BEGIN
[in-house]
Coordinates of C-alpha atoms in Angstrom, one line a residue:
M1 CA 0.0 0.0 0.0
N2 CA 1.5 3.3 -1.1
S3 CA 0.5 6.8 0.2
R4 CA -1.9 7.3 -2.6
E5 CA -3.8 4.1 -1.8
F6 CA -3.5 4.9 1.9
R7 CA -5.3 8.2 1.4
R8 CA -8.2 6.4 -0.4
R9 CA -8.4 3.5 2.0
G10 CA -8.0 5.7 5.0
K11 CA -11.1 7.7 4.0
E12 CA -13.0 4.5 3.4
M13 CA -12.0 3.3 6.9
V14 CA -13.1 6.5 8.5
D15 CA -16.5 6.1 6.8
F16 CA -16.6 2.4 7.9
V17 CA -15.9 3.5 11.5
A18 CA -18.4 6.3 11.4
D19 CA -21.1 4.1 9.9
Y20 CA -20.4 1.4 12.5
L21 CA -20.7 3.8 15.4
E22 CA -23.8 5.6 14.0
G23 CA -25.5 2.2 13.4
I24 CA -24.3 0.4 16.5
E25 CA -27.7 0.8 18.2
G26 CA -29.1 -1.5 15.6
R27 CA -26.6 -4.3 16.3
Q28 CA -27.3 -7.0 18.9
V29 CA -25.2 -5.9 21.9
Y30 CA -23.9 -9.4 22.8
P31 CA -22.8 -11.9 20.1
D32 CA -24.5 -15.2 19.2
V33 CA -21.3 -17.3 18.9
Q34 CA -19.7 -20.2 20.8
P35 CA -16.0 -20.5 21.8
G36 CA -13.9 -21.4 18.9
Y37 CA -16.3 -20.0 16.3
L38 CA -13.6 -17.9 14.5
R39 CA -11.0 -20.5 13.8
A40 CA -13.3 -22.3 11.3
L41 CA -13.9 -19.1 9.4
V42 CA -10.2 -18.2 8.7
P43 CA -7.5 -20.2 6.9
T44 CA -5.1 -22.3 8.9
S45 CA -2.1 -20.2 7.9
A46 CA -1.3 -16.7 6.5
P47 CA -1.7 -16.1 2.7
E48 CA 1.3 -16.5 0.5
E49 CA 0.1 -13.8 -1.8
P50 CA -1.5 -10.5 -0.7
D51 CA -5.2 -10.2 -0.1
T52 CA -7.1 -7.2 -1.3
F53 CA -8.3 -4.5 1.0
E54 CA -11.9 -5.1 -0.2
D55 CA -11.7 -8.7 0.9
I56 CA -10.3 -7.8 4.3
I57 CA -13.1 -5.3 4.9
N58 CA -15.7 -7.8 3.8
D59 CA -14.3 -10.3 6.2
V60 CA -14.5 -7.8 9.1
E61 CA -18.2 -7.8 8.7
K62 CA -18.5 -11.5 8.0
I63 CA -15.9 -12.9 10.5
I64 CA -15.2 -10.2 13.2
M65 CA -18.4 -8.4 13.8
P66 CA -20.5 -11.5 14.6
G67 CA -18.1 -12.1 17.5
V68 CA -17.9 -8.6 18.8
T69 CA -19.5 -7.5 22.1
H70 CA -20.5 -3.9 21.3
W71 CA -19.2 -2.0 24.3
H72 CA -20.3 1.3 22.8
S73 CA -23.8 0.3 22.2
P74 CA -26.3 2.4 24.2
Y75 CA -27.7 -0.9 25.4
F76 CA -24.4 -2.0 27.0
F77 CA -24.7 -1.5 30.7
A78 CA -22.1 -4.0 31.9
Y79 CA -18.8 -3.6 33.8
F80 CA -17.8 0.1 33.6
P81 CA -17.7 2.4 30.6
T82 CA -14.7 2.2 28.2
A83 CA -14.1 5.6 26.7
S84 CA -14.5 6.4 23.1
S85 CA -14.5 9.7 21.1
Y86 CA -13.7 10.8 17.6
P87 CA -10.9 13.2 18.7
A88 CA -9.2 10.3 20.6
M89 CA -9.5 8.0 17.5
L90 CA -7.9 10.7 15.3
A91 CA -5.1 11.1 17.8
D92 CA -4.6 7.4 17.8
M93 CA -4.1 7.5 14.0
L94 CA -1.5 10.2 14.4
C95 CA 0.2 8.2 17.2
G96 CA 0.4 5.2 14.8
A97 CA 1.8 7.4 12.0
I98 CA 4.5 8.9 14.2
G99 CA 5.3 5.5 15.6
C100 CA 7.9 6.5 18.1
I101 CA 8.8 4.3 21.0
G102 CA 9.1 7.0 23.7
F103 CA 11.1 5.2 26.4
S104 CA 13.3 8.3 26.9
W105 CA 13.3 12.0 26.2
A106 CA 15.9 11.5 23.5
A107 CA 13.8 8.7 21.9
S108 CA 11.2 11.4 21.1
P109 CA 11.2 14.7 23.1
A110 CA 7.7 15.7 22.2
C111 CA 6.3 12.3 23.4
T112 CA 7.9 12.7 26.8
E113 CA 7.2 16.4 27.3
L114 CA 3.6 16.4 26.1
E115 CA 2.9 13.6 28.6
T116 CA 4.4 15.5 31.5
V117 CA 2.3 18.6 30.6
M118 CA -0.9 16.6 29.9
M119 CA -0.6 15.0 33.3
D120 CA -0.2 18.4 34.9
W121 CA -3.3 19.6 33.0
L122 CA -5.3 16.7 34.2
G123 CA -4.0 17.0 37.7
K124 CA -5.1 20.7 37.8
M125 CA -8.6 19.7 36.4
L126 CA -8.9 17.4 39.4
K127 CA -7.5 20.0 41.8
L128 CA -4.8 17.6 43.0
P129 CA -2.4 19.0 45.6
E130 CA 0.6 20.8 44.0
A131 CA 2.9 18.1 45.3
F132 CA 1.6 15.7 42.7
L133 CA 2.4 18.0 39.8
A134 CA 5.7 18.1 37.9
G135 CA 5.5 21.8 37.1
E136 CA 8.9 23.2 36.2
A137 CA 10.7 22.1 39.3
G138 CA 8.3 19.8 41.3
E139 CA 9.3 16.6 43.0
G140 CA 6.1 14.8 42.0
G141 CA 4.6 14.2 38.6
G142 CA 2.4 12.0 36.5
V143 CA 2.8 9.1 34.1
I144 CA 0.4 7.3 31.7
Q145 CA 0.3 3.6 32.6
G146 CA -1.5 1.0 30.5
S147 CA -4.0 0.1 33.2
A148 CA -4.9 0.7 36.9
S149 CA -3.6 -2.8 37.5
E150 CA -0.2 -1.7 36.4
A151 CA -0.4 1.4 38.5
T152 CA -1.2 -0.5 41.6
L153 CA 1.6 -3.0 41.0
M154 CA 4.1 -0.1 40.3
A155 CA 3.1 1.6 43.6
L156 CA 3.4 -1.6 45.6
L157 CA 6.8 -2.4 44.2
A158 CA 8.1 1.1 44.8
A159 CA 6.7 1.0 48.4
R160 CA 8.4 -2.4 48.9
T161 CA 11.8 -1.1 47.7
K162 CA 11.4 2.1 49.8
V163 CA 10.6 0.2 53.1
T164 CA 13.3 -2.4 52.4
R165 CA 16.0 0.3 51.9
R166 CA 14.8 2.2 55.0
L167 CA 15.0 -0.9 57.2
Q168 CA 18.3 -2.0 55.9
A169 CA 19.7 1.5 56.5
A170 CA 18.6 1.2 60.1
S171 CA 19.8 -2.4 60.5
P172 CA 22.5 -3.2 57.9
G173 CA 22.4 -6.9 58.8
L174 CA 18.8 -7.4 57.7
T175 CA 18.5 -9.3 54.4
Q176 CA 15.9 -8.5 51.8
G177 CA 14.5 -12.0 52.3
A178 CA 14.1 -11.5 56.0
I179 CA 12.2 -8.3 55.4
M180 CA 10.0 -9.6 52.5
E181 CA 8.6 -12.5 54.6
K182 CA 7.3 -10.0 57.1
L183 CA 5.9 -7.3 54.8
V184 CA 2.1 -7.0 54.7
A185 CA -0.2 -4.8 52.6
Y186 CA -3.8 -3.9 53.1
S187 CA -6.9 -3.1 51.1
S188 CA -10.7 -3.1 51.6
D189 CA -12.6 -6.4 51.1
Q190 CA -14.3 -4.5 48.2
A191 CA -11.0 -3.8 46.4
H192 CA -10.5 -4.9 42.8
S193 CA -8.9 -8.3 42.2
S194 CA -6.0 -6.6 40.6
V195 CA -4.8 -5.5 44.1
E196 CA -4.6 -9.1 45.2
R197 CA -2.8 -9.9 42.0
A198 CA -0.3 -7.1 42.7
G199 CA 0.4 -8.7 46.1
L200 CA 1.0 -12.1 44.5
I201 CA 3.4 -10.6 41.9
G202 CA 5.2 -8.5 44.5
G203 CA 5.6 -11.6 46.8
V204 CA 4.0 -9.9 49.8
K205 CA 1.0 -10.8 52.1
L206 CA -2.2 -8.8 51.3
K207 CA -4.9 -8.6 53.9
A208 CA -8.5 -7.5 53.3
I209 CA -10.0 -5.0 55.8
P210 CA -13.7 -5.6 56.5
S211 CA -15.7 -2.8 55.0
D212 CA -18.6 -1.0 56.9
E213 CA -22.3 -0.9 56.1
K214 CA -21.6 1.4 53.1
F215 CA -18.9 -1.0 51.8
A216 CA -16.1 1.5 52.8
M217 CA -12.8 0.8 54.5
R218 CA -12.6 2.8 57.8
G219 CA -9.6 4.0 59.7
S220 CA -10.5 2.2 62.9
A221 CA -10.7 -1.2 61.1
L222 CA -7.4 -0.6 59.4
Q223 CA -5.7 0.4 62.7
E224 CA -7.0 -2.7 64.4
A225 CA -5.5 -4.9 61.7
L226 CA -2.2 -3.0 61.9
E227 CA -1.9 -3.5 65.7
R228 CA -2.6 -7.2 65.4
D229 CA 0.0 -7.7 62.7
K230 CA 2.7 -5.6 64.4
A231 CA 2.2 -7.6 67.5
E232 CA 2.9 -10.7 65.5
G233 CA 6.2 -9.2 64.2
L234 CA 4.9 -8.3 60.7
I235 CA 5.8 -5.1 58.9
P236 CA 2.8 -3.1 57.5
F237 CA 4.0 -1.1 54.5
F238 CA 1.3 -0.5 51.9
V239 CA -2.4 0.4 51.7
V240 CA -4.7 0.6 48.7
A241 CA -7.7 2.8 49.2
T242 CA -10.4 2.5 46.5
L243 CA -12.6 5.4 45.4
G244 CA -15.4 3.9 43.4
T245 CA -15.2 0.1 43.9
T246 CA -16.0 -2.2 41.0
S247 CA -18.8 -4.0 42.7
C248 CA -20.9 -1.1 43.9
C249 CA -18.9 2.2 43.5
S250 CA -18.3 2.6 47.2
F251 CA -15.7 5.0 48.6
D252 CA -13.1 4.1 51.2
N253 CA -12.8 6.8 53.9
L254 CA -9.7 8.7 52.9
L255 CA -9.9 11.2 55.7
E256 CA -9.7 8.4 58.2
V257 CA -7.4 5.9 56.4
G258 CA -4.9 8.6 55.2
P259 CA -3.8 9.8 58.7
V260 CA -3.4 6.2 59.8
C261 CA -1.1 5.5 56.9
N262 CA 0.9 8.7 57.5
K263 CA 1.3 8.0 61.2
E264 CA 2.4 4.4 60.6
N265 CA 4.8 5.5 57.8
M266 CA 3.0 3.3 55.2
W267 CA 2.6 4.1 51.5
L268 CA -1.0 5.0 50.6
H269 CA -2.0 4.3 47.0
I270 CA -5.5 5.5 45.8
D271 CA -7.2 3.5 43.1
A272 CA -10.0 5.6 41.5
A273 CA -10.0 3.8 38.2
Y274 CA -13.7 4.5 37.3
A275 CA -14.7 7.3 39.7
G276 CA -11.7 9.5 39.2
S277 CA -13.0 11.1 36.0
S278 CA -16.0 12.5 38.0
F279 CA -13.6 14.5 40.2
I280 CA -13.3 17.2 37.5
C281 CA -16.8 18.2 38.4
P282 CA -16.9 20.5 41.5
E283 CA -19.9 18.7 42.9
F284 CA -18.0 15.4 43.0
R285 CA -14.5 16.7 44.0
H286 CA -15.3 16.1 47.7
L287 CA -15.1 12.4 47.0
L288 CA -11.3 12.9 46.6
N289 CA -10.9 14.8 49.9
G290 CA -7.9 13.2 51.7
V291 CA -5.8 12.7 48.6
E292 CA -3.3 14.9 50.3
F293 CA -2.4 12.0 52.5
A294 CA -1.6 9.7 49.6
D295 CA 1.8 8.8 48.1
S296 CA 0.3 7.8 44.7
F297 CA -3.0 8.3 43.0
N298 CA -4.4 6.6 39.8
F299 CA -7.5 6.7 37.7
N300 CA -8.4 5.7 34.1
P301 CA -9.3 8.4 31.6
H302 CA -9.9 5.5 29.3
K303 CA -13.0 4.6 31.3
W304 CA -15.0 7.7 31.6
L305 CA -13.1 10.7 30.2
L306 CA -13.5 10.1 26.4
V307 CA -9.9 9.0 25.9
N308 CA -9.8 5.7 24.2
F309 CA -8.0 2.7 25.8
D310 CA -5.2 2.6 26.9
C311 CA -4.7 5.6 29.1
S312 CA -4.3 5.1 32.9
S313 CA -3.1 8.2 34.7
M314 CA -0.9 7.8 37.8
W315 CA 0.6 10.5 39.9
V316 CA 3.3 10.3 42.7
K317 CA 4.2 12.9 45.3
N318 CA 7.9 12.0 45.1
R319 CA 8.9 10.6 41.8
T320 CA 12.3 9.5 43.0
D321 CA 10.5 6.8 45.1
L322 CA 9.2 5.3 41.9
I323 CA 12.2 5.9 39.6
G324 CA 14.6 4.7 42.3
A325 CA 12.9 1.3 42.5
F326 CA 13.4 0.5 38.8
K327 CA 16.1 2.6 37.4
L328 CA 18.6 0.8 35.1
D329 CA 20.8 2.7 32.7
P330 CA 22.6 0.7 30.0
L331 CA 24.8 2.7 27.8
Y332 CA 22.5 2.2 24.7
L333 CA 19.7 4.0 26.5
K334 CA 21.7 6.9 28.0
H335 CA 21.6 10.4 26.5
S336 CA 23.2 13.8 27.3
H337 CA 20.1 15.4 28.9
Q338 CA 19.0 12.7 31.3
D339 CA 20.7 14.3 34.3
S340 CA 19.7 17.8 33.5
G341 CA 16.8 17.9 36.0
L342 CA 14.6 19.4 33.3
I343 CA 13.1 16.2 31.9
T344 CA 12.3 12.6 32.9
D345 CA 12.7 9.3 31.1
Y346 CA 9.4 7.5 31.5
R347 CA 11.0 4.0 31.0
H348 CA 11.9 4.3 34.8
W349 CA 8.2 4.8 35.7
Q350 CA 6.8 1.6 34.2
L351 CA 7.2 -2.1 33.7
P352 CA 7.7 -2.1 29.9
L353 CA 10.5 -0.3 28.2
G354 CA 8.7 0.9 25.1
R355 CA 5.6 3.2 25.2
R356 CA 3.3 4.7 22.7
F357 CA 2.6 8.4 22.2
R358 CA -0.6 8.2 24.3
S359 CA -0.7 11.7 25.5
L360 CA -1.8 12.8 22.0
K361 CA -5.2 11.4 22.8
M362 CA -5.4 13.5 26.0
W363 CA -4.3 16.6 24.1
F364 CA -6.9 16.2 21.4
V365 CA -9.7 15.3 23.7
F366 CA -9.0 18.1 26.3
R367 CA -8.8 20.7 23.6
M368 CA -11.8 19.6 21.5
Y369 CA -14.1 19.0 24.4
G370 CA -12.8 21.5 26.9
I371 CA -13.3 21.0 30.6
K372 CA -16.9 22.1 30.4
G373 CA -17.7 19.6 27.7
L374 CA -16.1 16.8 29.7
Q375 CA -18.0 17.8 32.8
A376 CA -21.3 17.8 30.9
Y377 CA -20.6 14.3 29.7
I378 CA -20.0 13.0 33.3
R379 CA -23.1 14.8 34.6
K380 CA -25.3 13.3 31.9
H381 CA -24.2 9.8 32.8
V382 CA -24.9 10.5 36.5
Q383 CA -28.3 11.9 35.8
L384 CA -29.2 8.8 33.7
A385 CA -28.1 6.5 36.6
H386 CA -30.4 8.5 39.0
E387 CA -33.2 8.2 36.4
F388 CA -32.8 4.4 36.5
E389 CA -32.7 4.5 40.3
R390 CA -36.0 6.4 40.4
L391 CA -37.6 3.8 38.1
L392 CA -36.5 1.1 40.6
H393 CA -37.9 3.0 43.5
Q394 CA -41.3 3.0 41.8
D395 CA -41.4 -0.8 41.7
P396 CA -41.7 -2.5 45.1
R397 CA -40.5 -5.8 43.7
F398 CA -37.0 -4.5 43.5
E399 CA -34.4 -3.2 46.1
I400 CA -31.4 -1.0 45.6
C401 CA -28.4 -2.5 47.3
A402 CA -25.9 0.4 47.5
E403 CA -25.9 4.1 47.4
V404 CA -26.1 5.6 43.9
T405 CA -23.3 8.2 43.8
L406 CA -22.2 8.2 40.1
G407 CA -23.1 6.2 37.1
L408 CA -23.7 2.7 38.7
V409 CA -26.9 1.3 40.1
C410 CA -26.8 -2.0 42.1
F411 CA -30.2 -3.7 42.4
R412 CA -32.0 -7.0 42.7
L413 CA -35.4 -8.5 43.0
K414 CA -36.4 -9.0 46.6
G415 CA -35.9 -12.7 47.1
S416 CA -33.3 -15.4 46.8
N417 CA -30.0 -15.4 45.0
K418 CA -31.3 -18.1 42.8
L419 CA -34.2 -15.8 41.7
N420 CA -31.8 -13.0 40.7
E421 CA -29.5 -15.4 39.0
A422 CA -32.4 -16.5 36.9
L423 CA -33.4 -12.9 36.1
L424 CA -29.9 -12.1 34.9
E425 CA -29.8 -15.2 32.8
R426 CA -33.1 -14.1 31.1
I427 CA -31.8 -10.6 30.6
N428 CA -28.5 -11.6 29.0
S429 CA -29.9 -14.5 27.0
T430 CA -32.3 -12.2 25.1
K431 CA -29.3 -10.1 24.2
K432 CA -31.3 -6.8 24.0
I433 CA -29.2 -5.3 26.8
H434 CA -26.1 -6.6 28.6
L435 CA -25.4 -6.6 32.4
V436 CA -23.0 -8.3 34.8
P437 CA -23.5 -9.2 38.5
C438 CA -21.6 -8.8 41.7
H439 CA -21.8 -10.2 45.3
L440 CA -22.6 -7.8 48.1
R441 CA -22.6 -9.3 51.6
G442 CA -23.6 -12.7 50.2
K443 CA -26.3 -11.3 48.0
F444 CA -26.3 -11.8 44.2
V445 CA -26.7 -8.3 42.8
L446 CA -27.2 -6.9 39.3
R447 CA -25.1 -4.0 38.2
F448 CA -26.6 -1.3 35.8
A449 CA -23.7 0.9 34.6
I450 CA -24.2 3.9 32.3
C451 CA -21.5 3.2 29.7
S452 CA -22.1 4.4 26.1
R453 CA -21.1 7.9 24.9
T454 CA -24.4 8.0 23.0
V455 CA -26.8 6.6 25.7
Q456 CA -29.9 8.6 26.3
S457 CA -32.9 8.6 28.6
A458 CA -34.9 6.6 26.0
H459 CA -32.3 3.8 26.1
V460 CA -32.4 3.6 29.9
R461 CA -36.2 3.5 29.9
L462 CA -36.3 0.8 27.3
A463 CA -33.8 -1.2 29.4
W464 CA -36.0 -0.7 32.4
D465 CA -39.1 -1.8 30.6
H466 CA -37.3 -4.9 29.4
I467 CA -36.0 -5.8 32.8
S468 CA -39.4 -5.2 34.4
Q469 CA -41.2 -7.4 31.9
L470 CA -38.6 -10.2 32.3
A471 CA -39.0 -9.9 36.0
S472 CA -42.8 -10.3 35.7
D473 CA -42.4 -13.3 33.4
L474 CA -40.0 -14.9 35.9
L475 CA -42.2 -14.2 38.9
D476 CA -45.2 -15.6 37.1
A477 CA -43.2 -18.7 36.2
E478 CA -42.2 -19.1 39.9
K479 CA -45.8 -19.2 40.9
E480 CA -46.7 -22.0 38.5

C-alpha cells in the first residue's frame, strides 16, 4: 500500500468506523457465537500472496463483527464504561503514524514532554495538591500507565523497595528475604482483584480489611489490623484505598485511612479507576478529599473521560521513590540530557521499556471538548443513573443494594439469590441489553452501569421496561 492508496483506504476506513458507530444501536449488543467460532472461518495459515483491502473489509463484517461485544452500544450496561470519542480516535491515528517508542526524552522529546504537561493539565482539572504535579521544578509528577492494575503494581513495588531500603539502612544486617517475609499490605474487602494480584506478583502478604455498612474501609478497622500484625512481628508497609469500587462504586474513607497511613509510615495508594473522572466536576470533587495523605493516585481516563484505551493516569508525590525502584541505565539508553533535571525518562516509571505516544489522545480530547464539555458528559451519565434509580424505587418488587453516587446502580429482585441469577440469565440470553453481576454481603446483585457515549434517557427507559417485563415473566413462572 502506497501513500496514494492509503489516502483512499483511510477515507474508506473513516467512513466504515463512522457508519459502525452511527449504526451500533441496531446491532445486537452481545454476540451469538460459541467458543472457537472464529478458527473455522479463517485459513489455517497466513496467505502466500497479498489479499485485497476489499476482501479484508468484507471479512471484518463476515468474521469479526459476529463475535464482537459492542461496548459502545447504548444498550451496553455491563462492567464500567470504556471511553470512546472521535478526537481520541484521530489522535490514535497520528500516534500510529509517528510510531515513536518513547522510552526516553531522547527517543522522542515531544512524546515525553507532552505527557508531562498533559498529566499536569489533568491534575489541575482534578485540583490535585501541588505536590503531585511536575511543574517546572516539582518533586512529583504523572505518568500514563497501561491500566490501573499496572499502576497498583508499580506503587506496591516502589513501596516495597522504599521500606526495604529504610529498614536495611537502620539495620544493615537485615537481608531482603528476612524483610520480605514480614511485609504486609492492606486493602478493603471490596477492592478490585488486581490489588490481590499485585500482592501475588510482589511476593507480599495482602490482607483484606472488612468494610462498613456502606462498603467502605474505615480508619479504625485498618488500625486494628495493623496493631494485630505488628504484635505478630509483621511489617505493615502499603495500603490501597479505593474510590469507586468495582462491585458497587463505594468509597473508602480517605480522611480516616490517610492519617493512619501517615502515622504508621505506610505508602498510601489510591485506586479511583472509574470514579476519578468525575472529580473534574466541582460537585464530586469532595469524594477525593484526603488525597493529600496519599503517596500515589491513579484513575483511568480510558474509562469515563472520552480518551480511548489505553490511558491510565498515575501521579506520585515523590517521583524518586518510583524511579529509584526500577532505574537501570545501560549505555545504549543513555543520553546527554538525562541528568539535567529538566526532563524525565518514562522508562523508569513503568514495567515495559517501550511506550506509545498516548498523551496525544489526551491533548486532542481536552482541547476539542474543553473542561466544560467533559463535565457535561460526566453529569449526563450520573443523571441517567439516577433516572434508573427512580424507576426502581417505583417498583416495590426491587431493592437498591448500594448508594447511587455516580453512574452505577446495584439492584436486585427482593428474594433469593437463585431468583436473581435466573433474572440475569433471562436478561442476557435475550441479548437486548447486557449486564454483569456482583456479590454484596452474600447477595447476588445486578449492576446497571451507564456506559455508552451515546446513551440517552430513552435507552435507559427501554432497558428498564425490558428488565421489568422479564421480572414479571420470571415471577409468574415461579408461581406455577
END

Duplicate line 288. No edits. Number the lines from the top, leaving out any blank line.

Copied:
H286 CA -15.3 16.1 47.7